For the Love of Rivers (Paperback)

A Scientist's Journey

By Kurt D. Fausch

Oregon State University Press, 9780870717703, 288pp.

Publication Date: February 1, 2015

List Price: 22.95*
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Description

Rivers and streams supply our water and capture our imaginations. We seek the more pristine ones to fish or paddle, to hike along or simply sit and watch. But what is it we are seeing?  What is essential about streams and rivers for us as humans?

In For the Love of Rivers, stream ecologist Kurt Fausch draws readers across the reflective surface of streams to view and ponder what is beneath, and how they work. While celebrating their beauty and mystery, he uses his many years of experience as a field biologist to explain the underlying science connecting these aquatic ecosystems to their streamside forests and the organisms found there—including humans.

For the Love of Rivers introduces readers to the life and work of Shigeru Nakano, a pioneering river ecologist who inspired other scientists around the world with his innovative research on stream-forest connections. Fausch takes readers along as he journeys to Japan, where he awakens to an unfamiliar culture, to Nakano, and his research.

Nakano’s life was abruptly ended in a tragic field accident, and his death was deeply mourned. Fausch joins Japanese and American colleagues to continue Nakano’s research legacy, learn everything they can about the effects that humans have on rivers, fish, and their intricate links with riparian zones, and share this knowledge with others.

More than a book about stream ecology, For the Love of Rivers is a celebration of the interconnectedness of life. It is an authoritative and accessible look at the science of rivers and streams, but it also ponders the larger questions of why rivers are important to humans, why it is in our nature to want to be near them, and what we can do now to ensure the future of these essential ecosystems.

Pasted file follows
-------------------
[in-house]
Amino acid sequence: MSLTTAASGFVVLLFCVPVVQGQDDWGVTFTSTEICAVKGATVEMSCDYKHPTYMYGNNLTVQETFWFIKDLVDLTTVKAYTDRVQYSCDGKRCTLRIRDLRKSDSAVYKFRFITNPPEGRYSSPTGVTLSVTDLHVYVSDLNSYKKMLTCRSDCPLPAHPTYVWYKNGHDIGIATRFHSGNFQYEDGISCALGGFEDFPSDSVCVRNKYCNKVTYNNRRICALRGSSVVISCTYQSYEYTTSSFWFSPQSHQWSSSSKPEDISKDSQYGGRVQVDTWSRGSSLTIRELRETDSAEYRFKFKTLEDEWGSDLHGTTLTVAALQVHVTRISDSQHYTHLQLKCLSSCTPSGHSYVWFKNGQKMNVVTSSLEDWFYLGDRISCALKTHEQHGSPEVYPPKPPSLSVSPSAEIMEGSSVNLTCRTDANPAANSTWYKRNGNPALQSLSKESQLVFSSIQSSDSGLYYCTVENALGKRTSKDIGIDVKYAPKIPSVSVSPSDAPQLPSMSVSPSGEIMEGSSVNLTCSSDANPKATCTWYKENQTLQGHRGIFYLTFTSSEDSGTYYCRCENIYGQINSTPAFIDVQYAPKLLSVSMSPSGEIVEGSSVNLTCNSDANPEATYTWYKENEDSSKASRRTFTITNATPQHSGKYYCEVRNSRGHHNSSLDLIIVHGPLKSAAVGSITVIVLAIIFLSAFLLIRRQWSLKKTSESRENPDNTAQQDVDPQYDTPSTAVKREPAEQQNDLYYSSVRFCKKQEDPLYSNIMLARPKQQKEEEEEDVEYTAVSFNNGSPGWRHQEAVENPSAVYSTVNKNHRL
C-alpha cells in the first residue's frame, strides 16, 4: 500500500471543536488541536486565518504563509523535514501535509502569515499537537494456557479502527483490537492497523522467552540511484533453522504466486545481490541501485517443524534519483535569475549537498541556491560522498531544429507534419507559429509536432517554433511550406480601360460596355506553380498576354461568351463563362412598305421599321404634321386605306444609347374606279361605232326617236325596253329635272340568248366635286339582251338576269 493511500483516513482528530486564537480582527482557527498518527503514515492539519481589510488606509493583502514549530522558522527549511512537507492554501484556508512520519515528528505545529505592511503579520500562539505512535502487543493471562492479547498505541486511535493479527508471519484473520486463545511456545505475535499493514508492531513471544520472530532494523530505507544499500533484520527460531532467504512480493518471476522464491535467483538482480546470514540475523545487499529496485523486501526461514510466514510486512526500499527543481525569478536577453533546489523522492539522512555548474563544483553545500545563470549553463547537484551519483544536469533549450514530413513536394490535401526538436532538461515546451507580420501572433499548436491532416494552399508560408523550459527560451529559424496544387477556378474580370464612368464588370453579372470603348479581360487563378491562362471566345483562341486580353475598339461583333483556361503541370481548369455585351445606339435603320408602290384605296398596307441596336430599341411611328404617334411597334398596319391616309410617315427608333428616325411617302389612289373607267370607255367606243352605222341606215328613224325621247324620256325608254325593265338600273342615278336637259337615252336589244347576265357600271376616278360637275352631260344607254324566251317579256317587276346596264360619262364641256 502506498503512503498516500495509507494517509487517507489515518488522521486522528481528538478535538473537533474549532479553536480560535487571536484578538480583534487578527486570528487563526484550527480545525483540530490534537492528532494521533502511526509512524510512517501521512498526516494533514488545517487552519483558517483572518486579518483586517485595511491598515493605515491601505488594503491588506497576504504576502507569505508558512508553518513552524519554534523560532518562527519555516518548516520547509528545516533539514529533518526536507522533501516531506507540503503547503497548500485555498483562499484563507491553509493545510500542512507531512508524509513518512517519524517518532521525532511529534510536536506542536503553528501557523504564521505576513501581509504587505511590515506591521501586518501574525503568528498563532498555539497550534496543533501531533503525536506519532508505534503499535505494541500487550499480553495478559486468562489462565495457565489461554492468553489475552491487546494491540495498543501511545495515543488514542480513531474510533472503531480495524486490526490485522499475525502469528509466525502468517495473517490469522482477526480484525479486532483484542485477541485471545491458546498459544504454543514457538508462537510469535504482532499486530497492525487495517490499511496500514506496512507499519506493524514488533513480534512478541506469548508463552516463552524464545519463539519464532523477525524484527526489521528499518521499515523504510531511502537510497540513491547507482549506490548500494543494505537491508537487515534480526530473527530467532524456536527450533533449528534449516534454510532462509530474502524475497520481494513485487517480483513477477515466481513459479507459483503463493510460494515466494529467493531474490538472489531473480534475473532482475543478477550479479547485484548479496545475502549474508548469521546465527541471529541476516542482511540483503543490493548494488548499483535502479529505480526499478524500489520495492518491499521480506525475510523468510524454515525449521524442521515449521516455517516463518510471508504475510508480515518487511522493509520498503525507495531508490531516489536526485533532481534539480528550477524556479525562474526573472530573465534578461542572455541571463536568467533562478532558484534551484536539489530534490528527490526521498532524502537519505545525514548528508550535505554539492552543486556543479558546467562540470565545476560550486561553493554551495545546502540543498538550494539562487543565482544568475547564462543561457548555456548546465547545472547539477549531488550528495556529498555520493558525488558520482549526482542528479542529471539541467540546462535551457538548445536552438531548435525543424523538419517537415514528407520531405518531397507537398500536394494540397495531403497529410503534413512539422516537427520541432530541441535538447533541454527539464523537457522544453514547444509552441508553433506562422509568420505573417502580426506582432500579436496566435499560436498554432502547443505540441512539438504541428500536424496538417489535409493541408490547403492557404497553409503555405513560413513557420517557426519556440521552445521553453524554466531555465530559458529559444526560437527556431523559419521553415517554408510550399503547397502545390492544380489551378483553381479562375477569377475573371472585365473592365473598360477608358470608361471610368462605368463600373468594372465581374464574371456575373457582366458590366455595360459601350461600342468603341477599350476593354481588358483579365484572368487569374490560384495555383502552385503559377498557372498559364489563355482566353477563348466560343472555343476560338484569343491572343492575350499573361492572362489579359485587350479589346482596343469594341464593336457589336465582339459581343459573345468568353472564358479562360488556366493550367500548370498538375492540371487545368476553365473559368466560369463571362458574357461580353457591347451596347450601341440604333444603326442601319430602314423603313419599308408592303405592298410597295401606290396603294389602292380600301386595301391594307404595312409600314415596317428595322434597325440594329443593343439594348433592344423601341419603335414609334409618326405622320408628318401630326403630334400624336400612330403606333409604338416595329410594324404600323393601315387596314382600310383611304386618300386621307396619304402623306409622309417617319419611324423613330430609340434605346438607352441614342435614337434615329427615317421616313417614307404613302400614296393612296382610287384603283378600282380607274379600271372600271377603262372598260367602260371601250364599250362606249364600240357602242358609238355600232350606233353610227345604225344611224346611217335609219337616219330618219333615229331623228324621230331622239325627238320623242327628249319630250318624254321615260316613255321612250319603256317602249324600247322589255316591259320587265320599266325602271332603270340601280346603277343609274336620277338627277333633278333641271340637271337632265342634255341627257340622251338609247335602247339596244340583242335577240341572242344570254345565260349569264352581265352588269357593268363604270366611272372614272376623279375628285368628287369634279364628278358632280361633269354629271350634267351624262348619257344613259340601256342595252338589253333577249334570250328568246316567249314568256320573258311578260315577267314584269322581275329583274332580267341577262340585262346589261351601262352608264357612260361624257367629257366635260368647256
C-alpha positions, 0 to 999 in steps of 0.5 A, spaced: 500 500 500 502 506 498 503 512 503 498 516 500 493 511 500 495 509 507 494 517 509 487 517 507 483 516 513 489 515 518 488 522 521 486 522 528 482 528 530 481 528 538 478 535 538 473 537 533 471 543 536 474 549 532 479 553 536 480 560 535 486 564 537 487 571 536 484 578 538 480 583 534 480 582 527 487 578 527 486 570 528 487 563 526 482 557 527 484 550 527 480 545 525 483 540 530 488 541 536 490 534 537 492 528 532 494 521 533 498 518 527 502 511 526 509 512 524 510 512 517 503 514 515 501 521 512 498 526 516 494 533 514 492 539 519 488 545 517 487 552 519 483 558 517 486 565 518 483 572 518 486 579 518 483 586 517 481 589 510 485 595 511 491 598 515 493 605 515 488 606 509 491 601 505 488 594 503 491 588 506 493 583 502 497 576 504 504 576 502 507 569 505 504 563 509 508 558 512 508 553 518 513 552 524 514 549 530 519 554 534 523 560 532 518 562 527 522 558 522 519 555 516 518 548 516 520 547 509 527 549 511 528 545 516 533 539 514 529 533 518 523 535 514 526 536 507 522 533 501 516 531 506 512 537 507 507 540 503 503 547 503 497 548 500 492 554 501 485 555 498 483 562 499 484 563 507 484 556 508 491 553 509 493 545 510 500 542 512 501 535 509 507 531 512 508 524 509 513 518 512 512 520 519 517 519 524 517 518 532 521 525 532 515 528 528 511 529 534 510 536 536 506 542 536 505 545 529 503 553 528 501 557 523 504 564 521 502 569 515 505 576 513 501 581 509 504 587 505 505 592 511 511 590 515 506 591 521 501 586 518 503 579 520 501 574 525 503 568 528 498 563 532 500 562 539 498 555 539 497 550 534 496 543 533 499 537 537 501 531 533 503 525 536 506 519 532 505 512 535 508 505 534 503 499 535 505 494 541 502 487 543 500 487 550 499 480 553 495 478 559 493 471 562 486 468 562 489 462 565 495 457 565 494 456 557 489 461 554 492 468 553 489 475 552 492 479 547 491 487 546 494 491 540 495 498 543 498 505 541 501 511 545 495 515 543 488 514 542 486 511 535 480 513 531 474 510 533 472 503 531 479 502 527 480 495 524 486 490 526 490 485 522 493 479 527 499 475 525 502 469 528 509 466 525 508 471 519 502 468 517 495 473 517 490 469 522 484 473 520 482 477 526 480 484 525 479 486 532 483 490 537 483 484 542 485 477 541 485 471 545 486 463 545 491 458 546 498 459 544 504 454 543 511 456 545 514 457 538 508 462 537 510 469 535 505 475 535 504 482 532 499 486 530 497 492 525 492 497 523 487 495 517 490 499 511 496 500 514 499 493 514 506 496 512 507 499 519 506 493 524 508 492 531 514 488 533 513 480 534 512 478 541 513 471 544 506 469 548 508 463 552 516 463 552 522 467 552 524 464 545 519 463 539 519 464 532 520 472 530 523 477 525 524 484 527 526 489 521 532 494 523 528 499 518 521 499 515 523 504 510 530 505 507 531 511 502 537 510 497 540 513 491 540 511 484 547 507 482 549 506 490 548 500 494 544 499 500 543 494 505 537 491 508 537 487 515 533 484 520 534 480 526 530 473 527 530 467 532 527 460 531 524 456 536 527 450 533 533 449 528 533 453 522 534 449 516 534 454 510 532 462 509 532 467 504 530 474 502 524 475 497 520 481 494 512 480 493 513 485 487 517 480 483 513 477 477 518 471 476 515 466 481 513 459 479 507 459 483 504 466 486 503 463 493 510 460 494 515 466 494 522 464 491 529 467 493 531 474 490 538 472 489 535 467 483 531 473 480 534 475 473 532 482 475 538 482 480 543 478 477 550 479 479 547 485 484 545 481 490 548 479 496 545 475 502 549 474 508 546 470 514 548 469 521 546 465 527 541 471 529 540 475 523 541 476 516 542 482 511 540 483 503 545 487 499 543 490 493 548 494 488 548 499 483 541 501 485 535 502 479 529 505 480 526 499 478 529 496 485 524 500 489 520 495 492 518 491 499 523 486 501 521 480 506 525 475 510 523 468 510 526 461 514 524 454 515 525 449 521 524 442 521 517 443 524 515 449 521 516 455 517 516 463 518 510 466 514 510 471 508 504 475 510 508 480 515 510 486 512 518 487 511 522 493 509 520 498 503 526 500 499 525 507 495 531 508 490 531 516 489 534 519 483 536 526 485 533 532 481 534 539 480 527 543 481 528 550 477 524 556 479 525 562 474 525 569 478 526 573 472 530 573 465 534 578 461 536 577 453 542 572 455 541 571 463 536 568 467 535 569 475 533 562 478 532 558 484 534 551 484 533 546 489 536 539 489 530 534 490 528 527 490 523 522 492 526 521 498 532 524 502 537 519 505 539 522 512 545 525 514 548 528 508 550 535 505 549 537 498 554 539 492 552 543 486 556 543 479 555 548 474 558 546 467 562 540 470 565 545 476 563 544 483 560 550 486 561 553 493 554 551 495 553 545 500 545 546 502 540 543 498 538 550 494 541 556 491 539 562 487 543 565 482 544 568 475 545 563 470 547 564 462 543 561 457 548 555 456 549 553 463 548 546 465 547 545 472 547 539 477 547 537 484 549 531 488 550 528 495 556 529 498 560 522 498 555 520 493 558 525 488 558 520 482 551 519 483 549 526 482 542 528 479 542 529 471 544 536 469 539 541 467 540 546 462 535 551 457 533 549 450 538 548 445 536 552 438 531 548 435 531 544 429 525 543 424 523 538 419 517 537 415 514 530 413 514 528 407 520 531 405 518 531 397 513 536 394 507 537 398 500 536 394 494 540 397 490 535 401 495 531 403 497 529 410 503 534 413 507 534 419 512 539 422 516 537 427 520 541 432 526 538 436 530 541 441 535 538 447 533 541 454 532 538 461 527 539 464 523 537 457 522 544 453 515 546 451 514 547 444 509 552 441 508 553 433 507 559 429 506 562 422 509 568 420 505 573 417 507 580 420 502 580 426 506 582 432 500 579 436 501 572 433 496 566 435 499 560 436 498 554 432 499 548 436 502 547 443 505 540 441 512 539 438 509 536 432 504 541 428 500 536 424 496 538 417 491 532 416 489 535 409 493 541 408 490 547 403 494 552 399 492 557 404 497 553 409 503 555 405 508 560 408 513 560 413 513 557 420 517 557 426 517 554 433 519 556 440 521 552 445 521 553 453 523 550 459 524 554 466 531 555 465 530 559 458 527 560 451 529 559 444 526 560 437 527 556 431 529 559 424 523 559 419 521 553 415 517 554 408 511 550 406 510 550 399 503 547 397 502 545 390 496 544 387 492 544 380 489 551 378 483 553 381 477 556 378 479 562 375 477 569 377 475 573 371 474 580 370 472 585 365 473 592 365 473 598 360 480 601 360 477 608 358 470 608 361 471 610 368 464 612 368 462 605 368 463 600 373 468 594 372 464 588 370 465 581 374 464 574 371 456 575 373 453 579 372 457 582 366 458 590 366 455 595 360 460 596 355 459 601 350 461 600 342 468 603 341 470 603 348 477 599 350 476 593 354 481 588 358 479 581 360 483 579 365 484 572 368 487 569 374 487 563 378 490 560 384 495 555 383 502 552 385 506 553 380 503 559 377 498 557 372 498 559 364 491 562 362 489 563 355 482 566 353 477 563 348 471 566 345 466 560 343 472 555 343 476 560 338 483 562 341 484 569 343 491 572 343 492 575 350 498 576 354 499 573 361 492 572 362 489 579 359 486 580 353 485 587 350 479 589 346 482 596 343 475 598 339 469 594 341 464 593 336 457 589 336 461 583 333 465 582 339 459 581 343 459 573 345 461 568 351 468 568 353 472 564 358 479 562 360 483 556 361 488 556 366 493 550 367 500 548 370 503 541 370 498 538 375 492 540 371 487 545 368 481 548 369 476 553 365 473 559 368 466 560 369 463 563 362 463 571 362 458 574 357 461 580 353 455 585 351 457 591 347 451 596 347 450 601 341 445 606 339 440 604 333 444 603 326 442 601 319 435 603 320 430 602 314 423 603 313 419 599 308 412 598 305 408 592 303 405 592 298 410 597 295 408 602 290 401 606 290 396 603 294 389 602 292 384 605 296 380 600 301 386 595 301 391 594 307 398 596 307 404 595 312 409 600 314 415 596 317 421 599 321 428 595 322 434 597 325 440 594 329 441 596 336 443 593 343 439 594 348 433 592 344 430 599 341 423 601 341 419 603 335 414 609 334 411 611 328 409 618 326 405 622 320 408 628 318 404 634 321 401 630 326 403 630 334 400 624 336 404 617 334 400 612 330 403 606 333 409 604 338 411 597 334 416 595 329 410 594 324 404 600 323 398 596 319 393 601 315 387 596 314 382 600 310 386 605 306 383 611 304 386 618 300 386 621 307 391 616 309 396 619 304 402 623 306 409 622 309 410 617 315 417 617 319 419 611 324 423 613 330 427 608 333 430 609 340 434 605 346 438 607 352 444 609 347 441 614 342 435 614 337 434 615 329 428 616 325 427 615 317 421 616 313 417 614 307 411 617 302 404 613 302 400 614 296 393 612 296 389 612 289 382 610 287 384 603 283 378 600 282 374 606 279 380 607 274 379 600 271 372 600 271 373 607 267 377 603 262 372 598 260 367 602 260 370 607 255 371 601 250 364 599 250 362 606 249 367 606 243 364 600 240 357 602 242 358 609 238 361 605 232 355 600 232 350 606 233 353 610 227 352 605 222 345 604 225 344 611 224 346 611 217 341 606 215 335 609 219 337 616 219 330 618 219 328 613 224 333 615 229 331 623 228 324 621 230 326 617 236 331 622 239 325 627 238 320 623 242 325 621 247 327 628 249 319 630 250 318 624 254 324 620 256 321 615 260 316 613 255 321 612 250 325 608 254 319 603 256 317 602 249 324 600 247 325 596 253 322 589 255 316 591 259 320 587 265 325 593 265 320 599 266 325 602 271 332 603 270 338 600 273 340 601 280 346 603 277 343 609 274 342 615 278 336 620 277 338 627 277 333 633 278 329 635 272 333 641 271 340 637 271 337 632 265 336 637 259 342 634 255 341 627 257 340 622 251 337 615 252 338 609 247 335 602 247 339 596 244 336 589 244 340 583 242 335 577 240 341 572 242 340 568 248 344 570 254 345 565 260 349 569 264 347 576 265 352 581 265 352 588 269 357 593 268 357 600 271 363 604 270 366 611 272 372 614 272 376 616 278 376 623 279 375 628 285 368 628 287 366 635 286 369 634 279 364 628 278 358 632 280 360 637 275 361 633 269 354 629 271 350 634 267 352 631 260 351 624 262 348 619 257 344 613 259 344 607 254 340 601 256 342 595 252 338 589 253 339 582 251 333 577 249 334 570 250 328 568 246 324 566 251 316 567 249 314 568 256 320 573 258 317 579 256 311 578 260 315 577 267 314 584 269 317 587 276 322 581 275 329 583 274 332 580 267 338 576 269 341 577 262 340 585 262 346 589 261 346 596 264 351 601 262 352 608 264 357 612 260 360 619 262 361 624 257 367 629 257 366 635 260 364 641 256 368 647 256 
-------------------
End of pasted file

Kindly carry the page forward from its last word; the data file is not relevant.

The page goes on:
About the Author

KURT D. FAUSCH is a professor in the Department of Fish, Wildlife, and Conservation Biology at Colorado State University, where he has taught for 33 years.  His collaborative research has taken him throughout Colorado, the West, and worldwide, including to Hokkaido in northern Japan. His experiences in Japan were chronicled in the PBS documentary film “RiverWebs.” He has received numerous awards from the American Fisheries Society and the World Council of Fisheries Societies, and served as the acting Director of the Graduate Degree Program in Ecology at CSU.


Praise For For the Love of Rivers: A Scientist's Journey

This open window to the mind, heart, and adventures of an accomplished ecologist offers a rare and insightful view for any of us who care about streams, fish, and nature. Join Professor Fausch on the kinds of expeditions that unfold when a curious scientist asks good questions about the intricate and mysterious workings of the natural world. —Tim Palmer, author of Field Guide to Oregon Rivers, Rivers of America, and Lifelines: The Case for River Conservation


"Fausch presents a rare view into the life of a scientist by describing heartfelt events that resonate in each of us, through accomplished storytelling. He recognized that his story of conservation was most effective through illustrating innate feelings of connection - to nature and to each other - and allowing for each human's love of waterways, of rivers, to pass freely through the tributaries of one's self. It is this love for the rivers of the world, near and far, that carries Fausch and his audience downstream, meandering through deep beauty, striving to protect and nurture the increasingly restricted lungs of Earth. Borrowing from Aldo Leopold, he wonders, "What if there is no more river music?" For the Love of Rivers takes us on Fausch's personal journey to answer this question, and around each bend is a surprising lesson in life and love...The events shared in this work are so emotionally moving and scientifically fascinating...It is writing like this that is needed to encourage and guide us in our pursuits of understanding and stewardship, and illustrates how perhaps the only way we can protect and cherish these wonders is through emotional connection to each other and to nature."

- Brent S. Pease, Natural Areas Journal